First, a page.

Schools Mark Handwashing Week
Hand washing could prevent 80 percent of diarrheal diseases in children.
This was stated by Dr. Joel Njuguna of Equity Afia-Kerugoya during celebrations for Global Handwashing Day, a campaign aimed at motivating and mobilizing millions of people worldwide to wash their hands with soap.
The campaign, which takes place on October 15 each year, aims to raise awareness of the importance of hand washing with soap as a key approach to disease prevention.
In Kirinyaga County, the event was held at Effort Junior School in Kirinyaga Central Sub-county, where over 250 students from local primary schools joined staff from Equity Afia, who were promoting handwashing and hygiene.
Equity Afia, in collaboration with the teaching staff, held a handwashing demonstration.
Dr. Njuguna stated that the main goal of commemorating Handwashing Week was to teach students the importance of washing their hands because they come into contact with various objects while playing.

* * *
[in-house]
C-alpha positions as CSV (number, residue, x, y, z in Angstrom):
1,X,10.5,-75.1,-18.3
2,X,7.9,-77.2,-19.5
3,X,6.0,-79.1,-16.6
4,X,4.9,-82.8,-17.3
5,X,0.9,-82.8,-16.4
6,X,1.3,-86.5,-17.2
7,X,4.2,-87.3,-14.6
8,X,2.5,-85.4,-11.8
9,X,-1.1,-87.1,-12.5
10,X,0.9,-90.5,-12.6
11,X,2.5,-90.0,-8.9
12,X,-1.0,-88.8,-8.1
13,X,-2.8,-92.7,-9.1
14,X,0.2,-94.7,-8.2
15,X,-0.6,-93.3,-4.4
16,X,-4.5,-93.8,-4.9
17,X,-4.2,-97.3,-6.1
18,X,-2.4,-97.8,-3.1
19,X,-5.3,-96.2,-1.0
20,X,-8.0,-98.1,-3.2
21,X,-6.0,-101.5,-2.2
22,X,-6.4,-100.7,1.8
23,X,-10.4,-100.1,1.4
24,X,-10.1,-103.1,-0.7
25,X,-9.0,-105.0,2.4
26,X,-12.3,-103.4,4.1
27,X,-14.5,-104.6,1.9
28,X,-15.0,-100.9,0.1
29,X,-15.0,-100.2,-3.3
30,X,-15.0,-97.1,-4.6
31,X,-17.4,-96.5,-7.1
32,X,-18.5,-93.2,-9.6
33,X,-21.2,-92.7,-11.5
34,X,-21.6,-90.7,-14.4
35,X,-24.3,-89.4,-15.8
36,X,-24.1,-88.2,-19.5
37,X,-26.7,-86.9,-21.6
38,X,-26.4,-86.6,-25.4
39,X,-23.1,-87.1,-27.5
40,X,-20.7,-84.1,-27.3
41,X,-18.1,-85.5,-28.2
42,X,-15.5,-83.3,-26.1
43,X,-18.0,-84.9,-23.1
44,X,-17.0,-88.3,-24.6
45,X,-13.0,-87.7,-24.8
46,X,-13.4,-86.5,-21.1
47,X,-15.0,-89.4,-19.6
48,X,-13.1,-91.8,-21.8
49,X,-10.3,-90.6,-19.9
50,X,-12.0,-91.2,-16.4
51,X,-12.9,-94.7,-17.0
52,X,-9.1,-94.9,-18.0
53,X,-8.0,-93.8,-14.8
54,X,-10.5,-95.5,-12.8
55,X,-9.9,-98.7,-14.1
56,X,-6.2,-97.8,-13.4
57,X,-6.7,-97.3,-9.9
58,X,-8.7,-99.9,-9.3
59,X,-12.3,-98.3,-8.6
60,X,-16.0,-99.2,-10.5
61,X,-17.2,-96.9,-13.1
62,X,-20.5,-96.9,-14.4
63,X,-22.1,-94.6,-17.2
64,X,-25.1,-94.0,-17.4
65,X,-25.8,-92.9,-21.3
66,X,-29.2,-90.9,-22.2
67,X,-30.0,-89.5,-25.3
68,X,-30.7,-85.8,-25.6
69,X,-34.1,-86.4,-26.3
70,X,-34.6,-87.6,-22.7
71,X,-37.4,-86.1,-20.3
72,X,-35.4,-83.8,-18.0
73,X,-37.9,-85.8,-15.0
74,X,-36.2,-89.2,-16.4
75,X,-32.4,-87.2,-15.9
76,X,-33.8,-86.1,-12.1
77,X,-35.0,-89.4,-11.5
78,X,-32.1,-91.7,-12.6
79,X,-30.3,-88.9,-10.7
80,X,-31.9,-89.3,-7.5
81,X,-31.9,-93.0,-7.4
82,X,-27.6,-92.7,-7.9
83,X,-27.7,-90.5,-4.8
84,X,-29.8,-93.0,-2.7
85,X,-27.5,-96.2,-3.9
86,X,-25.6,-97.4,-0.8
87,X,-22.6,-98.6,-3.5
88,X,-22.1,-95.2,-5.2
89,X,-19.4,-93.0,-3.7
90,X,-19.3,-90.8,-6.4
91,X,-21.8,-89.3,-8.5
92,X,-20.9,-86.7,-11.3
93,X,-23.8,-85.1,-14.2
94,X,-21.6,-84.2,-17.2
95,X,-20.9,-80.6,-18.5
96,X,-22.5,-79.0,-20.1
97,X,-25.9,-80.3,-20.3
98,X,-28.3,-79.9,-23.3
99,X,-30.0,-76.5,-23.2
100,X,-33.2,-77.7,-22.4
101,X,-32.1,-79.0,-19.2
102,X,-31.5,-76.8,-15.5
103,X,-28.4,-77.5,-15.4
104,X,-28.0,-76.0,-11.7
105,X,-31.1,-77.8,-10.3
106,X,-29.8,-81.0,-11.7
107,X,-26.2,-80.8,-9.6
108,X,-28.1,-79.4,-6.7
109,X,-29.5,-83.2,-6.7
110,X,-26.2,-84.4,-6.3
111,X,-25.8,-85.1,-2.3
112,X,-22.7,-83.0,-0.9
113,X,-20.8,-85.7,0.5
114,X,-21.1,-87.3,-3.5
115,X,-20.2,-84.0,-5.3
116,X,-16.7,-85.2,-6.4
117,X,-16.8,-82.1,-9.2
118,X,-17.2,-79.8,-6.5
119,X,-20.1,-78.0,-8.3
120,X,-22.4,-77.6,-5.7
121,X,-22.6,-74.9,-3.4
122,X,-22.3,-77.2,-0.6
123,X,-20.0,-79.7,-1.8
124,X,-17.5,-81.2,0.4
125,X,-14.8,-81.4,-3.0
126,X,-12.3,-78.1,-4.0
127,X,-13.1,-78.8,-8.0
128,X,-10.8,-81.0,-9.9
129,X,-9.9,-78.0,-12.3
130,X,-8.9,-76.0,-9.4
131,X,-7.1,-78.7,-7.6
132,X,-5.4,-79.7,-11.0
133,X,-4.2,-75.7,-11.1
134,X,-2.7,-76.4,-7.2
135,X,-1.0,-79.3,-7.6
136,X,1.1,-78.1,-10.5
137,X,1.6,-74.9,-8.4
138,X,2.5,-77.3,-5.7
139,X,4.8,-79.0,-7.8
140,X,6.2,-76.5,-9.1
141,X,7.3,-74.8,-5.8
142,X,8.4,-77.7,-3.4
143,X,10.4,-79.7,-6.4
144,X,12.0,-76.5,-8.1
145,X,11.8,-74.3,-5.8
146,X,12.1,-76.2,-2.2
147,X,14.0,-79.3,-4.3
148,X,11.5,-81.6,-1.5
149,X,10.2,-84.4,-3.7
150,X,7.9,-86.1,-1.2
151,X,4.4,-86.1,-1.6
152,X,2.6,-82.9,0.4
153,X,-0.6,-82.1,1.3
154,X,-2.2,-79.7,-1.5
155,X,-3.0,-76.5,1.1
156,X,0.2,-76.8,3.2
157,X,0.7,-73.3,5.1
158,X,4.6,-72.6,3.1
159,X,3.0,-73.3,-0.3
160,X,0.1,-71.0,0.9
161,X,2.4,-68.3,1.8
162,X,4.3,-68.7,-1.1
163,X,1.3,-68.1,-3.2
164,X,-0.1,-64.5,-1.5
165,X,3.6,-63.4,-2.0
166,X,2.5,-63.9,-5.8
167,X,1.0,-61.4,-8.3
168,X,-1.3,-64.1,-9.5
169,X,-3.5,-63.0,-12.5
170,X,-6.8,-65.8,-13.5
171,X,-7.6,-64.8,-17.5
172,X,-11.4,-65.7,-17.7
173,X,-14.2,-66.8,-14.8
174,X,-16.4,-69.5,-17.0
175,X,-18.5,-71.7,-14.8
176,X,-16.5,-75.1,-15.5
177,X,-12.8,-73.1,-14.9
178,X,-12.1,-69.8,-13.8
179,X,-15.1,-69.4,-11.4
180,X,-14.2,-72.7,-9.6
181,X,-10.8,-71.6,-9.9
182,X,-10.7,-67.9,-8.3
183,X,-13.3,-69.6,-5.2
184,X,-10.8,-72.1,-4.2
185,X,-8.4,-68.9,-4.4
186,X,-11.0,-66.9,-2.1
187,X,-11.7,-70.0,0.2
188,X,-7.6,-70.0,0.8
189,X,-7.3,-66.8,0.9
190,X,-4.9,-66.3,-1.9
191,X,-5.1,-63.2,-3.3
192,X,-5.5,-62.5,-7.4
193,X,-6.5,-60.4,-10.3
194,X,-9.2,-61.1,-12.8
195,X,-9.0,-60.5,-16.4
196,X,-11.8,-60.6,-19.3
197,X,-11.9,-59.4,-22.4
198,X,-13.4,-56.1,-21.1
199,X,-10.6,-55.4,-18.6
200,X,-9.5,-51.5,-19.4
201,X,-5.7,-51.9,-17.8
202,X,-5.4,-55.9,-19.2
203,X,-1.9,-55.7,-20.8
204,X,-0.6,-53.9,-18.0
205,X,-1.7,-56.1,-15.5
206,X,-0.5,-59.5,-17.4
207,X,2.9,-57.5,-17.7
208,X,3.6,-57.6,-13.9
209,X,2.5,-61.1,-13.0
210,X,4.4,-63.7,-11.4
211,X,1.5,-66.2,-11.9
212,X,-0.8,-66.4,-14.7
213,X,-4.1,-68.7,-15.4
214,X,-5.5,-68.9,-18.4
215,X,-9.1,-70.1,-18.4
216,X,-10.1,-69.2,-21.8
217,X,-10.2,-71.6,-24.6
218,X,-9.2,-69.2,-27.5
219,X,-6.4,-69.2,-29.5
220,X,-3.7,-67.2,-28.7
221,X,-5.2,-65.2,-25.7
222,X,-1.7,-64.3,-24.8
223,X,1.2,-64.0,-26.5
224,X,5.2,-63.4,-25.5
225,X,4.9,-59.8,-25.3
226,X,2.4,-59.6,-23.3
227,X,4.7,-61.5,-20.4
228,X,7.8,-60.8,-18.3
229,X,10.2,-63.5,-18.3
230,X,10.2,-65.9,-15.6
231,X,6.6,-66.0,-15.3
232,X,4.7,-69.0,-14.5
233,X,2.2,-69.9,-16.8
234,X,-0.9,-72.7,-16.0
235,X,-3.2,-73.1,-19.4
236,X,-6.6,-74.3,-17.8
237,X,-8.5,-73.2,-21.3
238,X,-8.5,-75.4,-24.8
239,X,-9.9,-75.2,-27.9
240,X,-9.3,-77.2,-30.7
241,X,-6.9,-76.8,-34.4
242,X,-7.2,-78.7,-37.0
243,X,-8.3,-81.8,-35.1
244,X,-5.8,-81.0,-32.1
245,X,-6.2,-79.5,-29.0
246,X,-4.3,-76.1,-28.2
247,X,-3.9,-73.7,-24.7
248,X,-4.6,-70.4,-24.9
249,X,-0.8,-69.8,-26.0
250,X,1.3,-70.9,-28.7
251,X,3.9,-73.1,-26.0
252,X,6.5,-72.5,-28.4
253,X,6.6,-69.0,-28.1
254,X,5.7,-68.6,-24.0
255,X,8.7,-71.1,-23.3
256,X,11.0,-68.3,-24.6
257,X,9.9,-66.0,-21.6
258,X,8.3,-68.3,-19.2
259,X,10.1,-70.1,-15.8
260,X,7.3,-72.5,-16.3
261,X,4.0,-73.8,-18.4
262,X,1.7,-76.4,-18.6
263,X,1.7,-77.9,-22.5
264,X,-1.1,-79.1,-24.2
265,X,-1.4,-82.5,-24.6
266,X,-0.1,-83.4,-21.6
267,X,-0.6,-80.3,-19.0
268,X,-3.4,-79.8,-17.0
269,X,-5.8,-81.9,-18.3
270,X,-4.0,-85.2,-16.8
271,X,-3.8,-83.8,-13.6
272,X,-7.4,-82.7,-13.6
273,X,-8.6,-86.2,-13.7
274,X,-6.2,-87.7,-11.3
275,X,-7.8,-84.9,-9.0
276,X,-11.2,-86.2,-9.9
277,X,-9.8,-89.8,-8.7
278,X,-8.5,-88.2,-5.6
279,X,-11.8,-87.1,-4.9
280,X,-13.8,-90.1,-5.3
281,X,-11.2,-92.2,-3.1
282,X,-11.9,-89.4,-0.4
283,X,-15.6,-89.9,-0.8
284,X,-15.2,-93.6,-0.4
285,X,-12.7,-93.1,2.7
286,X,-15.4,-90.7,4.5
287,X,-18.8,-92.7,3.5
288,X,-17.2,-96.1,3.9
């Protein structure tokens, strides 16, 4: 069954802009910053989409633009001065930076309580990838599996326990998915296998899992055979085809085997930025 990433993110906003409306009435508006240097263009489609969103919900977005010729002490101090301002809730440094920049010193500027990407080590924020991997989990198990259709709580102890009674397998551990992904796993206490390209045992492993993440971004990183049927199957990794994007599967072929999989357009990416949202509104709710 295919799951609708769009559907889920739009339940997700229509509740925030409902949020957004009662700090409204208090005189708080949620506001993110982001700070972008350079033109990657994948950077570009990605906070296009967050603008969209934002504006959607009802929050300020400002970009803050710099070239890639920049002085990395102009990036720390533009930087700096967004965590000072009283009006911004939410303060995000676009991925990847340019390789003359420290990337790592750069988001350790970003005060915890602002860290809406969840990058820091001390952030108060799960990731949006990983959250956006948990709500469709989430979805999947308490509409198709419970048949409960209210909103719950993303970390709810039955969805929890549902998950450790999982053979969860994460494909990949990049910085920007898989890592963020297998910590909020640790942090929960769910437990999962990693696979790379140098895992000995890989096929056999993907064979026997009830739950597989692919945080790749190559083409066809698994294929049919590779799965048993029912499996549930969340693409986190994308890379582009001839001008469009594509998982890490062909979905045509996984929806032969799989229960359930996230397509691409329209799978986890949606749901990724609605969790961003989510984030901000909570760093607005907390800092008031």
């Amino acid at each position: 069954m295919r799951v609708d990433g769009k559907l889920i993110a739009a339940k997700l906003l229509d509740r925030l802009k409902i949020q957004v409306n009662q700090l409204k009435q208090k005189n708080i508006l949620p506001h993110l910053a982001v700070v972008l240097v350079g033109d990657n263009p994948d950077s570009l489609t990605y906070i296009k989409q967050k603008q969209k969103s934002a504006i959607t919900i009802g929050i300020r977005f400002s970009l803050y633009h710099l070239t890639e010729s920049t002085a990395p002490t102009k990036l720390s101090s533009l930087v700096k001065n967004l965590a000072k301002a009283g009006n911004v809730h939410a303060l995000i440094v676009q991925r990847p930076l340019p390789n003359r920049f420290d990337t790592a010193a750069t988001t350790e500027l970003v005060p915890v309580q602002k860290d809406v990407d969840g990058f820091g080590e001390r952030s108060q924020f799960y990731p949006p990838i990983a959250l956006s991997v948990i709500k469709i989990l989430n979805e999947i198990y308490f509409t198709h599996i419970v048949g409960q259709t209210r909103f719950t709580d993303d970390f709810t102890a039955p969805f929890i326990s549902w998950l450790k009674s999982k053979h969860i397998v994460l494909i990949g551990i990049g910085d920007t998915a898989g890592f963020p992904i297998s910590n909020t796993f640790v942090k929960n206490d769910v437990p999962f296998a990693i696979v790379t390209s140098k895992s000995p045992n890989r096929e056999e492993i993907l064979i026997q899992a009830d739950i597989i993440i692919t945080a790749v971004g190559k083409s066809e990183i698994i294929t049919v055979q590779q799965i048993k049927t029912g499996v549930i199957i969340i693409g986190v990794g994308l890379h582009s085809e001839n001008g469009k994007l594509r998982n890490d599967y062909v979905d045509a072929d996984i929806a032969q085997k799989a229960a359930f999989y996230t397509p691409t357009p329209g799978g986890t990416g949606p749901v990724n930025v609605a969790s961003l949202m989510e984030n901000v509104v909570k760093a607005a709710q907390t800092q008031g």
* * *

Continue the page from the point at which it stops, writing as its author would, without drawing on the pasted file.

“Today we are here specifically to teach young pupils the procedure and importance of handwashing so that they can learn to live with the practice. They are playing in games and come in contact with different objects, hence the need for regular cleaning,” Njuguna said.
“Children mostly suffer from diarrhea disease of which 80 percent of them can be prevented by cleaning hands. Healthy pupils will ensure maximum utilization of time in class leading to improvement in academics,” he added.
The health officer also stated that prior to the emergence of the COVID-19 virus, handwashing was the first line of defense against the spread of infectious diseases, but that it is no longer considered.
“We are also encouraging the parents to ensure the same is replicated in their various homes. It seems after COVID-19 they forget to clean their hands regularly,” he noted.
Effort Schools’ head teacher, Ebeth Bedan, said the school has partnered with Equity Afia to educate students about the importance of hygiene. She pointed out that the students are in a formative stage, and what they learn now could carry over to adulthood.
“We have a team of staff from Equity Afia to help us in teaching our pupils about hygiene. It is like a science lesson to us, especially with the new curriculum which is skills-based. Once our children learn they will share with everybody outside the school,” Bedan said.